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Cycle Route EuroVelo: Mediterranean Route Greece original routing

No. of cycle route EV8



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Elevation profile Cycle Route EuroVelo: Mediterranean Route Greece original routing

Added on 22 Oct 2014,

on 02 Nov 2014

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Total distance in km


Cumulative elevation gain in m


Avg. slope uphill in %


Cumulative elevation loss in m


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by biroto-Redaktion on 23 Oct 2014

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Track points per km (avg)



Start location

Athen, Präfekturbezirk Athen, GR (69 m NHN)

End location

Δήμος Φιλιατών, Περιφέρεια Ηπείρου, GR (135 m NHN)


Diese Route ist Teil der EuroVelo Route 8 "Mittelmeer-Route".

Der griechische Teil des EuroVelo 8 ist noch nicht realisiert. GPS-Daten des vorgesehenen Routenverlaufes sind im Internet noch nicht zu finden. Die hier beschriebene Route ist auf Grundlage des Konzept-Dokuments des EV8 (hier zu lesen) und des Routenverlaufs auf der Karte der Eurovelo-Seite selbst erstellt wurden.

Das Konzept-Dokument stammt aus einer frühen Planungsphase. Der seinerzeit vorgeschlagene Routenverlauf ist auf dem Abschnitt Athen bis Nafpaktos nicht mehr Bestandteil der Planungen.

Die aktuellen Planungen für den griechischen Teil des EV8 sind in dieser Route berücksichtigt.

Beds4Cyclists, worth visiting and infrastructure

Name and address

Latitude / Longitude


Type of accommodation

Route km
Dist. to route
Elevation AMSL

Rating for cyclists


27 km
0,6 km
433 m

GR-13341 Fili




150 km
0,8 km
448 m

GR-321 00 Distomo



Hosios Lukas Monastery
Hosios Lukas Monastery
Hosios Lukas Monastery
Hosios Lukas Monastery

Hosios Loukas (Greek: Ὅσιος Λουκᾶς) is a historic walled monastery situated near the town of Distomo, in Boeotia, Greece. It is one of the most important monuments of Middle Byzantine architecture and art, and has been listed on UNESCO's World Heritage Sites, along with the monasteries of Nea Moni and Daphnion.


The monastery of Hosios Loukas is situated at a scenic site on the slopes of Mount Helicon. It was founded in the early 10th century AD by the hermit, Venerable (Greek: Hosios) St. Luke (Greek: Lukas), whose relics are kept in the monastery to this day. The hermit (not the Evangelist of the Gospel of Saint Luke, but a hermit who died on 7 February 953) was famous for having predicted the conquest of Crete by Emperor Romanos. 

The main shrine of the monastery is the tomb of St. Luke, originally situated in the vault, but later placed at the juncture of the two churches. The monastery derived its wealth (including funds required for construction) from the fact that the relics of St. Luke were said to have exuded myron, a sort of perfumed oil which produced healing miracles. Pilgrims hoping for miraculous help were encouraged to sleep by the side of the tomb in order to be healed by incubation. The mosaics around the tomb represent not only St. Luke himself, but also hegumen Philotheos offering a likeness of the newly built church to the saint.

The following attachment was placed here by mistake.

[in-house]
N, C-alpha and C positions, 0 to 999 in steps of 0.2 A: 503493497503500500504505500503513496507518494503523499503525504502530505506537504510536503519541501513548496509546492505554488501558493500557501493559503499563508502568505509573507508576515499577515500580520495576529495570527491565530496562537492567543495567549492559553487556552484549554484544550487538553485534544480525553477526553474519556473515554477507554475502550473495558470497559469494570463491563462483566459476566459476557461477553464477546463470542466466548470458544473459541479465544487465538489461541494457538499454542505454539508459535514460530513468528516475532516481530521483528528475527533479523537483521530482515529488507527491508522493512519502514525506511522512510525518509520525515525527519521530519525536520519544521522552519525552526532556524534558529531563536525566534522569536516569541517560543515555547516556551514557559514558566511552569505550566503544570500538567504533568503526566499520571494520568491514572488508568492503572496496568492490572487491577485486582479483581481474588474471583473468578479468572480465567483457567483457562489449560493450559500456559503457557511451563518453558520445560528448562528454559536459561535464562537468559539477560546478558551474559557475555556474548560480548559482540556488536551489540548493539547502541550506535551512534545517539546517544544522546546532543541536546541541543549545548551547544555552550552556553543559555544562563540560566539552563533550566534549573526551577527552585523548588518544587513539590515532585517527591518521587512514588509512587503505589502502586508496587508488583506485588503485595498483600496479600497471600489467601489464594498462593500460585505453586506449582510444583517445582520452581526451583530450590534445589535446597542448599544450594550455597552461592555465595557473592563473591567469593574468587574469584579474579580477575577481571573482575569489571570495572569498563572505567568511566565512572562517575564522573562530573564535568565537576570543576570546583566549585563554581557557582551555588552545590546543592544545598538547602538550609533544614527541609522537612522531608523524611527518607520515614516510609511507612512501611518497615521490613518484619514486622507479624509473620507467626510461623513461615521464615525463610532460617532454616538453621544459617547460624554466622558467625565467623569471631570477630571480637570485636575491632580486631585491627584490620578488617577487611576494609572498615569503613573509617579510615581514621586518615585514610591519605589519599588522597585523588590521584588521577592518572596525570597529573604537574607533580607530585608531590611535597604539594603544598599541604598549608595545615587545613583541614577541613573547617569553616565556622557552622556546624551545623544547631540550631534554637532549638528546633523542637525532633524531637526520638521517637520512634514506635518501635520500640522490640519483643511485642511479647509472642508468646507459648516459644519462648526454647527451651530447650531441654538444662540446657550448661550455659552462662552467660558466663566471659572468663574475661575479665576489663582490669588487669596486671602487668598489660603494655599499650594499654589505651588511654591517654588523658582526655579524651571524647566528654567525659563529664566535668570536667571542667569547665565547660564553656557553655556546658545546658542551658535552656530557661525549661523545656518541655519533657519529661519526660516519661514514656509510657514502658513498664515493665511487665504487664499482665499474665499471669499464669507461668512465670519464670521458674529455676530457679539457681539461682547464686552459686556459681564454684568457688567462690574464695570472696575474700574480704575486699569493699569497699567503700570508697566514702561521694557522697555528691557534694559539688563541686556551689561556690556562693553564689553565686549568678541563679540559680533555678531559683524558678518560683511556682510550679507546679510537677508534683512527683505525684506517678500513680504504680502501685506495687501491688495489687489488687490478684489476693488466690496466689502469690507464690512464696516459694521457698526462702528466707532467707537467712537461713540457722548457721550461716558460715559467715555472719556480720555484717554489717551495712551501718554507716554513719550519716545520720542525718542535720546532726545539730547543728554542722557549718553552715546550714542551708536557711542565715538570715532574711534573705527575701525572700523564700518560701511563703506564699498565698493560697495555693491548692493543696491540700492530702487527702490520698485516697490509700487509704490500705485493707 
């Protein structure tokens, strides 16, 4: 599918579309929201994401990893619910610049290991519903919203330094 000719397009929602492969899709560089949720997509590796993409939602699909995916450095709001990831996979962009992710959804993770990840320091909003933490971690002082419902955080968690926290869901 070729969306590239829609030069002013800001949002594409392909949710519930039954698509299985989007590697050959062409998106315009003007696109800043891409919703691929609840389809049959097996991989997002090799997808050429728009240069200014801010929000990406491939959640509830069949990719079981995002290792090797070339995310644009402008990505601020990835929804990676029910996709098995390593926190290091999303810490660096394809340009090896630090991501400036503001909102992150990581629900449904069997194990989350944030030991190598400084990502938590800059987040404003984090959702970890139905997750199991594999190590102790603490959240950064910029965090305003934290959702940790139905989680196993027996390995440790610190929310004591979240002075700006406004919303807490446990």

The Church of the Theotokos, the oldest in the complex, is the only church known with certainty to have been built in mainland Greece in the tenth century. This centralized parallelogram-shaped building is the oldest example of the cross-in-square type in the country; its plan closely follows that of Lips Monastery in Constantinople. The walls are opus mixtum (part brick, part stone, part marble) and display curious pseudo-kufic patterns.

The Church of the Theotokos adjoins a larger cathedral church, or Katholikon, tentatively dated to 1011-12. The Katholikon is the earliest extant domed-octagon church, with eight piers arranged around the perimeter of the naos (nave). The hemispherical dome (without a drum) rests upon four squinches which make a transition from the octagonal base under the dome to the square defined by the walls below. The main cube of the church is surrounded by galleries and chapels on all four sides.


Hosios Loukas is the largest of three monasteries surviving from the Middle Byzantine period in Greece. It differs from the Daphnion and Nea Moni in that it is dedicated to a single military saint. St. Lukes' prophecy about the reconquest of Crete is commemorated by the image of Joshua on the exterior wall of the Panagia church: Joshua was considered a model "warrior of the faith", whose help was especially effective in the wars waged against the Arabs. The Katholikon contains the best preserved complex of mosaics from the period of the Macedonian Renaissance. However, the complex is not complete: the original image of Christ Pantocrator inside the dome is missing, as are the figures of archangels normally placed between the upper windows.

There is evidence that the monastery was reputed all over Byzantium for its lavish decoration, liberally applied to all surfaces. Apart from revetment, carving, gold and silver plate, murals, and mosaics (especially imposing on curving surfaces), the interior featured a choice assortment of icons, chandeliers, silk curtains, and altar cloths. Only a fraction of these items are still in situ, most notably colored marble facings and window grilles. Notwithstanding the losses, the Katholikon "gives the best impression available anywhere today of the character of a church interior in the first centuries after the end of Iconoclasm".